The Bank of Canada is approaching Donald Trump cautiously.
Stock markets in the United States have surged about 5% since Trump won the presidential election in early November. That enthusiasm is based almost entirely on the prospect of big tax cuts, which Trump promised and the Republican majority in Congress is eager to deliver. Barack Obama’s replacement, “wants to, and probably will, shift the environment from one that makes profit makers villains with limited power to one that makes them heroes with significant power,” Ray Dalio, chairman and chief investment officer at Bridgewater Associates, the world’s biggest hedge fund, wrote in a December 19 post on LinkedIn. One of the biggest reasons U.S. economic growth has been so weak in recent years is the absence of significant business investment. That could soon change.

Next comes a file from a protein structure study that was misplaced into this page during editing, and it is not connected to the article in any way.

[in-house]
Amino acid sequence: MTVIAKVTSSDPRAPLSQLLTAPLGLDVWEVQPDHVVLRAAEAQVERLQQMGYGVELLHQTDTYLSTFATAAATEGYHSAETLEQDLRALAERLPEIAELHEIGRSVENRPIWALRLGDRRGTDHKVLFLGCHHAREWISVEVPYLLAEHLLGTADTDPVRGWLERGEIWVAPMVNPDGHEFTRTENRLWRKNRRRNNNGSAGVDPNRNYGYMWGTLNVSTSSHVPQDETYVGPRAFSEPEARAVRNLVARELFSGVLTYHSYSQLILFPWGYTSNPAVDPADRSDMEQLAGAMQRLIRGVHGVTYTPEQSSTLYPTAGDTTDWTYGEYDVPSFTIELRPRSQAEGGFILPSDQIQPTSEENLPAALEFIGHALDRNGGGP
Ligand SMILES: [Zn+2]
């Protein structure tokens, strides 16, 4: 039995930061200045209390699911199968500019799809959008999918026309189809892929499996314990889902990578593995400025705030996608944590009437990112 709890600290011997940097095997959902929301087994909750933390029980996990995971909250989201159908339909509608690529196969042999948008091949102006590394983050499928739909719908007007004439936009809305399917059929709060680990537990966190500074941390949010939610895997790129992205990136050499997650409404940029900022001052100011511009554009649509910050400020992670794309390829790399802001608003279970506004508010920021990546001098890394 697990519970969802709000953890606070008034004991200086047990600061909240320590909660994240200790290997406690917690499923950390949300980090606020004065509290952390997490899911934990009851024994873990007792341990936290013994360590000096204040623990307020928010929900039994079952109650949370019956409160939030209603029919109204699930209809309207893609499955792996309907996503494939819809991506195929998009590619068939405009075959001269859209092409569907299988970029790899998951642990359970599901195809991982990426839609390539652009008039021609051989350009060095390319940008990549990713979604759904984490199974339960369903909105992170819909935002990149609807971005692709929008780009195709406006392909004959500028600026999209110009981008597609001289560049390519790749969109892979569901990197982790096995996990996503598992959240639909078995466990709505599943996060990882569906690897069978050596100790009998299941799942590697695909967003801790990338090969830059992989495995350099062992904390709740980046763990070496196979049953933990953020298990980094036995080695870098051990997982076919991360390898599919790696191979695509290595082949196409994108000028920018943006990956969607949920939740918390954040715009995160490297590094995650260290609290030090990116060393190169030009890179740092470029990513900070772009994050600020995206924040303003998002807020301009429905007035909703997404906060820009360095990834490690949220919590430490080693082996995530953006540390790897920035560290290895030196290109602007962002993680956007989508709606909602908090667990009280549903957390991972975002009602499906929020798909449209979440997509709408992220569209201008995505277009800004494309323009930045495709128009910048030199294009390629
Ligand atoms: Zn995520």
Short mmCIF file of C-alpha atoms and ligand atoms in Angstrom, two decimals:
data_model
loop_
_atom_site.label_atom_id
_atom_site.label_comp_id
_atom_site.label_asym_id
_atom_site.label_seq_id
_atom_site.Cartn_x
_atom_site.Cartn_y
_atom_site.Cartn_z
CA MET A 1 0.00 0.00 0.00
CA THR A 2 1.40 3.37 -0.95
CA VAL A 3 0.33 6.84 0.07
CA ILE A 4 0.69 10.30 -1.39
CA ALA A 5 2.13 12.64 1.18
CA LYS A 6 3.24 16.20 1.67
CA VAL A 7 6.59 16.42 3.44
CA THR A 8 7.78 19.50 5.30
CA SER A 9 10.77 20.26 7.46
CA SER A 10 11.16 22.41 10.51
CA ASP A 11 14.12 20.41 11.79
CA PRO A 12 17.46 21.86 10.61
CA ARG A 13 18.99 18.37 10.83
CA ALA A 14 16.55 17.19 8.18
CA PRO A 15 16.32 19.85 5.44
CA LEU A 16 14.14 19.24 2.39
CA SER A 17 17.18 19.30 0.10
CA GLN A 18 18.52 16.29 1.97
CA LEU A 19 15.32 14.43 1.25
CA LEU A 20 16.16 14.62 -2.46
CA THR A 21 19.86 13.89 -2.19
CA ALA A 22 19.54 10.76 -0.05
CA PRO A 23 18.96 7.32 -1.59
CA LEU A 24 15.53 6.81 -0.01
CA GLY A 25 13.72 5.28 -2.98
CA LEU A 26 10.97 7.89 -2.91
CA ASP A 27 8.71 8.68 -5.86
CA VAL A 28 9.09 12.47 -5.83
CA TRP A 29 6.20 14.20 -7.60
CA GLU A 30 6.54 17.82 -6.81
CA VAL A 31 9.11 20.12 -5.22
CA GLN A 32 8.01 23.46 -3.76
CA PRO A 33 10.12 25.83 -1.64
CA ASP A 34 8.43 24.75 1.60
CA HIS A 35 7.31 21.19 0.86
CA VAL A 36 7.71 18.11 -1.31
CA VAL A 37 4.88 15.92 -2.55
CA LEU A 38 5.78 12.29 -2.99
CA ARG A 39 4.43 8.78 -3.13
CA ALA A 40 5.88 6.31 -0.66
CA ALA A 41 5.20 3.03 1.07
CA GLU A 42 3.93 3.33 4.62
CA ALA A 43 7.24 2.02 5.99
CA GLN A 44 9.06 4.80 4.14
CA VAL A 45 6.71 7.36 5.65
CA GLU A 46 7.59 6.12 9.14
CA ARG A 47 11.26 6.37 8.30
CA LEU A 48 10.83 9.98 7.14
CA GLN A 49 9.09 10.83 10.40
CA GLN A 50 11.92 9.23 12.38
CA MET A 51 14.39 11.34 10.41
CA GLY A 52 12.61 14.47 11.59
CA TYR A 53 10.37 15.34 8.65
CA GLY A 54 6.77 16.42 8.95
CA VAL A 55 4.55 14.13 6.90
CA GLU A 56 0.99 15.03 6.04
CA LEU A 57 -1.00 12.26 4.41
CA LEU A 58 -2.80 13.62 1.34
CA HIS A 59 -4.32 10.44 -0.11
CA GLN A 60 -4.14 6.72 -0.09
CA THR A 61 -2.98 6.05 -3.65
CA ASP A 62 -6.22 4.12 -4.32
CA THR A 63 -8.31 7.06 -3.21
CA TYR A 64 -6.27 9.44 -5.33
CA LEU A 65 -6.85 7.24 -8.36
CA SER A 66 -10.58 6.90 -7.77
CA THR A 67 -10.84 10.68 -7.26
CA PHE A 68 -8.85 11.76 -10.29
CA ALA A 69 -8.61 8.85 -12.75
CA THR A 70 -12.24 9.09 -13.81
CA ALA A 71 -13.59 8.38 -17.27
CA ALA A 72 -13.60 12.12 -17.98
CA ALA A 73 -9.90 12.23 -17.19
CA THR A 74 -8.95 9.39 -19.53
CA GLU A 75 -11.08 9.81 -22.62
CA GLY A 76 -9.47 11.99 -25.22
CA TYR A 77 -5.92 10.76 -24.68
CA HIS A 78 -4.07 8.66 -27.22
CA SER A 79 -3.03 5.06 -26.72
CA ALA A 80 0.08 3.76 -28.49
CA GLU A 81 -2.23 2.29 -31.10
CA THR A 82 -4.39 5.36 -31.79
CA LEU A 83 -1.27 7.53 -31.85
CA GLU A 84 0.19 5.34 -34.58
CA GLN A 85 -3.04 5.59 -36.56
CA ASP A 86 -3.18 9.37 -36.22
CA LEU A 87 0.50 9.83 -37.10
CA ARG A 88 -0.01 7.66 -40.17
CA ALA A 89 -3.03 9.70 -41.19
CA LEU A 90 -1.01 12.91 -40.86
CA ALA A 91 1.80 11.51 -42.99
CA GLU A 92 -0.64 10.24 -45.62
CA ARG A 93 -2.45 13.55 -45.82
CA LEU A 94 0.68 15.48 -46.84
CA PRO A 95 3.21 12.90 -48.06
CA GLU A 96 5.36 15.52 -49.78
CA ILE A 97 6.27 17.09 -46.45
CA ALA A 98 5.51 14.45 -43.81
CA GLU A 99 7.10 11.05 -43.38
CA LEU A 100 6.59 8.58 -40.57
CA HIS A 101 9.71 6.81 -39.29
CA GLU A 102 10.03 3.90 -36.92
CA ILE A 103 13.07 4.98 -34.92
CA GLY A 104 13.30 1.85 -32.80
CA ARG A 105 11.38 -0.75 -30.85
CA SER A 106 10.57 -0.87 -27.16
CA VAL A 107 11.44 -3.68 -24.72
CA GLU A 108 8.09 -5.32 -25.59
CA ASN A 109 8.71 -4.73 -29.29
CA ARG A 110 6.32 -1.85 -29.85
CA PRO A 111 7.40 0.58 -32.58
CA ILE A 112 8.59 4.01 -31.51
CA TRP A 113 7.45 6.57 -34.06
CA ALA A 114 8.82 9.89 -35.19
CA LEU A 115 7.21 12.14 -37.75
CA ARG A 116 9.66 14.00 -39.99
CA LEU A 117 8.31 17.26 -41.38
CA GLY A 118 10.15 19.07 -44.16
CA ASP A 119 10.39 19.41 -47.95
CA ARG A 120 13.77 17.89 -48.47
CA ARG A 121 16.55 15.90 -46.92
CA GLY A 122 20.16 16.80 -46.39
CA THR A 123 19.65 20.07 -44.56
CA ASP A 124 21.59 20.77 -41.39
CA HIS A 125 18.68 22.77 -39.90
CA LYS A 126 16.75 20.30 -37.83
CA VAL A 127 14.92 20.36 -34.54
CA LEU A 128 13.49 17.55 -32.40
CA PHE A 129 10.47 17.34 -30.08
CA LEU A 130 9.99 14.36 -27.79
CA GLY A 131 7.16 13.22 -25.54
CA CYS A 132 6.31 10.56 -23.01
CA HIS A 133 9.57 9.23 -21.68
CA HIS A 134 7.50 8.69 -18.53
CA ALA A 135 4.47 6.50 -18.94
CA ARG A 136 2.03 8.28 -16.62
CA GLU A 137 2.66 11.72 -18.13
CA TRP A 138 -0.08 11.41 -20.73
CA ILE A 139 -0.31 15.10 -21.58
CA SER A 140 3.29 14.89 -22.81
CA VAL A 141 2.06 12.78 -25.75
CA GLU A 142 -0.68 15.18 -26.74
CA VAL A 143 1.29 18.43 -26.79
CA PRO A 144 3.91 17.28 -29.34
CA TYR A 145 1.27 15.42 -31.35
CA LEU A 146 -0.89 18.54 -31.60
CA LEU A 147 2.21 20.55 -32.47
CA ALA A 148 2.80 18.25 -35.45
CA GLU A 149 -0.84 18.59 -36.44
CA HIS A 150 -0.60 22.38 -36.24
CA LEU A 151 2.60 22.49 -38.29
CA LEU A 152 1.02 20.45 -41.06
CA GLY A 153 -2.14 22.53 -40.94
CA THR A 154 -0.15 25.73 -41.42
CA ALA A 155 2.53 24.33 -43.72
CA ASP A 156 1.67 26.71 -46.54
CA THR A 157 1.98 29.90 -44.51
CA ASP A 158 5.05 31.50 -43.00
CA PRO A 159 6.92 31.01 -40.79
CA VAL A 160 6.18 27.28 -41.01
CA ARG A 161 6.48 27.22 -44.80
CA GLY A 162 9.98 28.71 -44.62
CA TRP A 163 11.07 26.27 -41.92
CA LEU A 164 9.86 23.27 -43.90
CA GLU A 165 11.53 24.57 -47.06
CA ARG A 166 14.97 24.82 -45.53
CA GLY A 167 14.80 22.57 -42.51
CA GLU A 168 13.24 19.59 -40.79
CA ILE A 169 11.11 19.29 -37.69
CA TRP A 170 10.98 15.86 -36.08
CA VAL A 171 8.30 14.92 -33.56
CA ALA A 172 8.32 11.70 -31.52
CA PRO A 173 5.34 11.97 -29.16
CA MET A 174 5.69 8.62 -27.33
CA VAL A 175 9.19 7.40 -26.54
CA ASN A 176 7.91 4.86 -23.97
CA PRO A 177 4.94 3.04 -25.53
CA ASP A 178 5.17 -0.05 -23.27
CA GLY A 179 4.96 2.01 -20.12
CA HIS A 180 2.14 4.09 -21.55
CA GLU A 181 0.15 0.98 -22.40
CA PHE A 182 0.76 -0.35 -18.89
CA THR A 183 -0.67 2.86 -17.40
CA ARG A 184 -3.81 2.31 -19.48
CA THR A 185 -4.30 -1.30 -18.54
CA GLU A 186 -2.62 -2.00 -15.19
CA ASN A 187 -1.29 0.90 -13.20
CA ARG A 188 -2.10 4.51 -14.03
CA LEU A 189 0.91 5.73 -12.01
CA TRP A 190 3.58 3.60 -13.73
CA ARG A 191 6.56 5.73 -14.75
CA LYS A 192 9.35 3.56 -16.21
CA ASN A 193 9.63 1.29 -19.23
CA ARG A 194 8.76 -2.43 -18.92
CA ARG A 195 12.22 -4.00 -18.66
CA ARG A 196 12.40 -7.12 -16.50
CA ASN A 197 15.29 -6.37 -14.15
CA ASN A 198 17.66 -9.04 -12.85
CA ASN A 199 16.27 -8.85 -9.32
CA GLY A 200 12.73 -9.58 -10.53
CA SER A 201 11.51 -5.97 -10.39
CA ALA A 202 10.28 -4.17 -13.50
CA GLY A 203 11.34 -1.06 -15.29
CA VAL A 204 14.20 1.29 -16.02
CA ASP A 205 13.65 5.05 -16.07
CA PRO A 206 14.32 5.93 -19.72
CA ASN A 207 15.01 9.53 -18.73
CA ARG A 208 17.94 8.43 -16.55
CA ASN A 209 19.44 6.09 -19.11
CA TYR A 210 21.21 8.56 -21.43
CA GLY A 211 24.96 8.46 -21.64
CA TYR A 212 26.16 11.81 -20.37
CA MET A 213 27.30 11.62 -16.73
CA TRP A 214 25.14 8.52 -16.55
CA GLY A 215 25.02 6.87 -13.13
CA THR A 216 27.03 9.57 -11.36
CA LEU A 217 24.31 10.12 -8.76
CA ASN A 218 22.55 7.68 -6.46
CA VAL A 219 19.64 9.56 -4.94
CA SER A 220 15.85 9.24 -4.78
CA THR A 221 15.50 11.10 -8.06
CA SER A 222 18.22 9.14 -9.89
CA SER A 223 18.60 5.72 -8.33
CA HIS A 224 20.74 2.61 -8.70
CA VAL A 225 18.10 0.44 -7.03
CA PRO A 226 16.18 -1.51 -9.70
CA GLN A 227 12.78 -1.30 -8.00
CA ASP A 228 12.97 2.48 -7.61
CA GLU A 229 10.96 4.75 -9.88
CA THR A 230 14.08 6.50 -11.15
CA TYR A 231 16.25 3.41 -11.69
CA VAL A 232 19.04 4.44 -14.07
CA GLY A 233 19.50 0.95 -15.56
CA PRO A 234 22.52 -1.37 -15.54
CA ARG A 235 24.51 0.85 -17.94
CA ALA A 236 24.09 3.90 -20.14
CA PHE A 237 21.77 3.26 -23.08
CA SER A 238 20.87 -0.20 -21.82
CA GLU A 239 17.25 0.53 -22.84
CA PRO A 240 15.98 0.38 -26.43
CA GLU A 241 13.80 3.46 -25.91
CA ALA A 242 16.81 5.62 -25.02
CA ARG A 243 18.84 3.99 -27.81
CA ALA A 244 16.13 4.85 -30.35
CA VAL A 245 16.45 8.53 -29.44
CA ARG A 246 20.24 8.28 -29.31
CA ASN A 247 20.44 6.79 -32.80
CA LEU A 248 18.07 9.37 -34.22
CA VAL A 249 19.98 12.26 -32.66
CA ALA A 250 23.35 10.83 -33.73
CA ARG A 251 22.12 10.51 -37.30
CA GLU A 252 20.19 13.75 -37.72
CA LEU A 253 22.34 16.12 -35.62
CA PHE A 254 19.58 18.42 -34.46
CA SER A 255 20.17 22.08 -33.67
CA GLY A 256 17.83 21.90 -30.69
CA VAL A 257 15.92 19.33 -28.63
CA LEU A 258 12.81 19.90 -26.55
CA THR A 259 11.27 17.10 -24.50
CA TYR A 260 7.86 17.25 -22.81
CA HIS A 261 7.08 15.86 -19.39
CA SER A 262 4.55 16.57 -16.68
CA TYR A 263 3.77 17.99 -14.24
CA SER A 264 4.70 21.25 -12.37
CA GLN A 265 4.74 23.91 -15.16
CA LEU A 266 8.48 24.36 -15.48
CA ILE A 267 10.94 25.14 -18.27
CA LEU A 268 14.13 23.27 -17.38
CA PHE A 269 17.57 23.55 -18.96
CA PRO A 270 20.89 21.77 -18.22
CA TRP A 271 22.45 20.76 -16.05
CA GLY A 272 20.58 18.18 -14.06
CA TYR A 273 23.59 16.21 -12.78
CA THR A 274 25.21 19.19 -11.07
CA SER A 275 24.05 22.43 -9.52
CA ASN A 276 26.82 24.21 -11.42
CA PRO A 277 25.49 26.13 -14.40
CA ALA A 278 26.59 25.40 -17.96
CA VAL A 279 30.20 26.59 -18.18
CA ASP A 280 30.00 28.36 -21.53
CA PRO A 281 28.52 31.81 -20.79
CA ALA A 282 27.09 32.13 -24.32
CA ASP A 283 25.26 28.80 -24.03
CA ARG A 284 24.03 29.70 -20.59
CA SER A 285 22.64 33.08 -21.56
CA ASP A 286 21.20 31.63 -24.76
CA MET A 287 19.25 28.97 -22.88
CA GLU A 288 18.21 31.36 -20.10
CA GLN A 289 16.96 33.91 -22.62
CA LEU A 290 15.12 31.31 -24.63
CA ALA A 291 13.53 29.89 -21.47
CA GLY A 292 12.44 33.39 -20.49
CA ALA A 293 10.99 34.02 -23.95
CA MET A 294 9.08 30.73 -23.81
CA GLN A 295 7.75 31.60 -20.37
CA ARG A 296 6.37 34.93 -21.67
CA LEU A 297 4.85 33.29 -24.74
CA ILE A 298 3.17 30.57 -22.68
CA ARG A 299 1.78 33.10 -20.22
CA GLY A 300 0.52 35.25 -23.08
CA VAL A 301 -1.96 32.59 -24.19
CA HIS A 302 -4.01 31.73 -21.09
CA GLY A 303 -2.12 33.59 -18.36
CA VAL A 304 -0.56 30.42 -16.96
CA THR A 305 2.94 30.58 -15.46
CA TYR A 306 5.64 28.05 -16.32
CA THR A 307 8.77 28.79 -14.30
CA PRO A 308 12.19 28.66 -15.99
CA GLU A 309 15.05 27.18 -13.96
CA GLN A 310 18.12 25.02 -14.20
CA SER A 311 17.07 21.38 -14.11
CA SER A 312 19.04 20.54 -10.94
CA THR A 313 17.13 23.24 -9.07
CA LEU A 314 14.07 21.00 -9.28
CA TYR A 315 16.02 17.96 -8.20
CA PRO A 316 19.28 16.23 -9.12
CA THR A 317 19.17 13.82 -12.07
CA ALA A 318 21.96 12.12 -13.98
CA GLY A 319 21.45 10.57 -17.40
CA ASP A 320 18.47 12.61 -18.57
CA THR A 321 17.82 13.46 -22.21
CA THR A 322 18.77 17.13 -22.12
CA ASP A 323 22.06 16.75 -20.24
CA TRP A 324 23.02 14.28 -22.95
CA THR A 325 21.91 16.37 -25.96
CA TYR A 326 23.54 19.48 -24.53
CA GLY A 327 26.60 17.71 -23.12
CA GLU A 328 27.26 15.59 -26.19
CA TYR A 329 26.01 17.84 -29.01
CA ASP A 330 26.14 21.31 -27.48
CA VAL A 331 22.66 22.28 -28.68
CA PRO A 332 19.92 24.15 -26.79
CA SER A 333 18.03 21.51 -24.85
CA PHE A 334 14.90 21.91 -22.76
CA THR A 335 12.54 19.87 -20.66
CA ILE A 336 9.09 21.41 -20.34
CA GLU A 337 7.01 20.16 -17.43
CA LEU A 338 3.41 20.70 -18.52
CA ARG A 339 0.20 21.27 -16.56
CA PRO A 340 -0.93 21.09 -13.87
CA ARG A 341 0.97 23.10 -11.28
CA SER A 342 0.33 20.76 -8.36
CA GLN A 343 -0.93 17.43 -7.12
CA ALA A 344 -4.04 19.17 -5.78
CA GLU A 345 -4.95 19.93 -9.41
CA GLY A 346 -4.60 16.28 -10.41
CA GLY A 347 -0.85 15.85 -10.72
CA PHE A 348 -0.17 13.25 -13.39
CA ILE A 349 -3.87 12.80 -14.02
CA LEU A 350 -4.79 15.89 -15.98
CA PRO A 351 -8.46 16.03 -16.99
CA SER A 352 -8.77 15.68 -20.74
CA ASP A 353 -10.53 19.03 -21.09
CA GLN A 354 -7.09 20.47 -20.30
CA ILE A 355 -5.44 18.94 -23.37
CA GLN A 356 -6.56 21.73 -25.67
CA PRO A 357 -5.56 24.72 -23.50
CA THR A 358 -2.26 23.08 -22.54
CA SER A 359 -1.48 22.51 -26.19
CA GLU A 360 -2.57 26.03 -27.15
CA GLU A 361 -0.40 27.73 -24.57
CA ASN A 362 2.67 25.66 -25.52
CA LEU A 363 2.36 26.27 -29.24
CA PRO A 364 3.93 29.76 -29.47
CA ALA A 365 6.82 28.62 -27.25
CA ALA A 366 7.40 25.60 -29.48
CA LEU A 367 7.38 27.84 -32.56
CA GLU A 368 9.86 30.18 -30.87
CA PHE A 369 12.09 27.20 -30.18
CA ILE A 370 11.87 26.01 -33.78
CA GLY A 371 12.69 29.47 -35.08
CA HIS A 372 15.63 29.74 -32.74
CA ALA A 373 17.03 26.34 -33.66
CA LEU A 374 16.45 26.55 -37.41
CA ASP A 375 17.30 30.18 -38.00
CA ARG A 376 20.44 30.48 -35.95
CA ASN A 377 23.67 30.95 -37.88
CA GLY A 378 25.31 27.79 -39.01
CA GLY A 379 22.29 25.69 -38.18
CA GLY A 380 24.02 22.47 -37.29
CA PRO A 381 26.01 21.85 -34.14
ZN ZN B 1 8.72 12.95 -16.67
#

The Bank of Canada acknowledges the possibility, but it is unprepared at this stage to assume Trump will inspire animal spirits to the extent imagined by investors such as Dalio.
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